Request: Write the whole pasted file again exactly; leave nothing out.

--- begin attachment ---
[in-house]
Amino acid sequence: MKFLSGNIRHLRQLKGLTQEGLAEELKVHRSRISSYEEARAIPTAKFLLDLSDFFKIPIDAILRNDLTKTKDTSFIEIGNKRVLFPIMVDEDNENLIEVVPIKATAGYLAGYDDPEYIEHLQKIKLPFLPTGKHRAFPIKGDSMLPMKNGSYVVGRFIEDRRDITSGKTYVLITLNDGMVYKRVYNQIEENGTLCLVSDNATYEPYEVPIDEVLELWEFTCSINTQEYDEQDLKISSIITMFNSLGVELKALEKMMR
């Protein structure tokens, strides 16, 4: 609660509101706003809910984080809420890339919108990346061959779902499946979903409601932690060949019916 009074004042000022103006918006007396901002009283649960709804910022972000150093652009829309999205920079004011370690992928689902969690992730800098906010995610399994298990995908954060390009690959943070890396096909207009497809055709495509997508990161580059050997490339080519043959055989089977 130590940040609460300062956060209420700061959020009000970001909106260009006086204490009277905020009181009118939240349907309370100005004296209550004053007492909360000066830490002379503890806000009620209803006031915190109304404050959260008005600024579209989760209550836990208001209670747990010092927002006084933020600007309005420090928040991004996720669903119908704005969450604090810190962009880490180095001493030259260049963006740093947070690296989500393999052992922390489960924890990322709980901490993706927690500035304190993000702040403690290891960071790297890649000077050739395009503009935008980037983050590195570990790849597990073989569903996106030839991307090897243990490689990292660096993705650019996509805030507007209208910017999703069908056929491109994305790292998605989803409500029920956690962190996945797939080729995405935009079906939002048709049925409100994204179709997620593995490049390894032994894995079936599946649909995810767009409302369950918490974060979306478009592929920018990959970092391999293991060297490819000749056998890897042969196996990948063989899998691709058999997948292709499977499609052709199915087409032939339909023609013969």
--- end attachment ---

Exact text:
[in-house]
Amino acid sequence: MKFLSGNIRHLRQLKGLTQEGLAEELKVHRSRISSYEEARAIPTAKFLLDLSDFFKIPIDAILRNDLTKTKDTSFIEIGNKRVLFPIMVDEDNENLIEVVPIKATAGYLAGYDDPEYIEHLQKIKLPFLPTGKHRAFPIKGDSMLPMKNGSYVVGRFIEDRRDITSGKTYVLITLNDGMVYKRVYNQIEENGTLCLVSDNATYEPYEVPIDEVLELWEFTCSINTQEYDEQDLKISSIITMFNSLGVELKALEKMMR
């Protein structure tokens, strides 16, 4: 609660509101706003809910984080809420890339919108990346061959779902499946979903409601932690060949019916 009074004042000022103006918006007396901002009283649960709804910022972000150093652009829309999205920079004011370690992928689902969690992730800098906010995610399994298990995908954060390009690959943070890396096909207009497809055709495509997508990161580059050997490339080519043959055989089977 130590940040609460300062956060209420700061959020009000970001909106260009006086204490009277905020009181009118939240349907309370100005004296209550004053007492909360000066830490002379503890806000009620209803006031915190109304404050959260008005600024579209989760209550836990208001209670747990010092927002006084933020600007309005420090928040991004996720669903119908704005969450604090810190962009880490180095001493030259260049963006740093947070690296989500393999052992922390489960924890990322709980901490993706927690500035304190993000702040403690290891960071790297890649000077050739395009503009935008980037983050590195570990790849597990073989569903996106030839991307090897243990490689990292660096993705650019996509805030507007209208910017999703069908056929491109994305790292998605989803409500029920956690962190996945797939080729995405935009079906939002048709049925409100994204179709997620593995490049390894032994894995079936599946649909995810767009409302369950918490974060979306478009592929920018990959970092391999293991060297490819000749056998890897042969196996990948063989899998691709058999997948292709499977499609052709199915087409032939339909023609013969």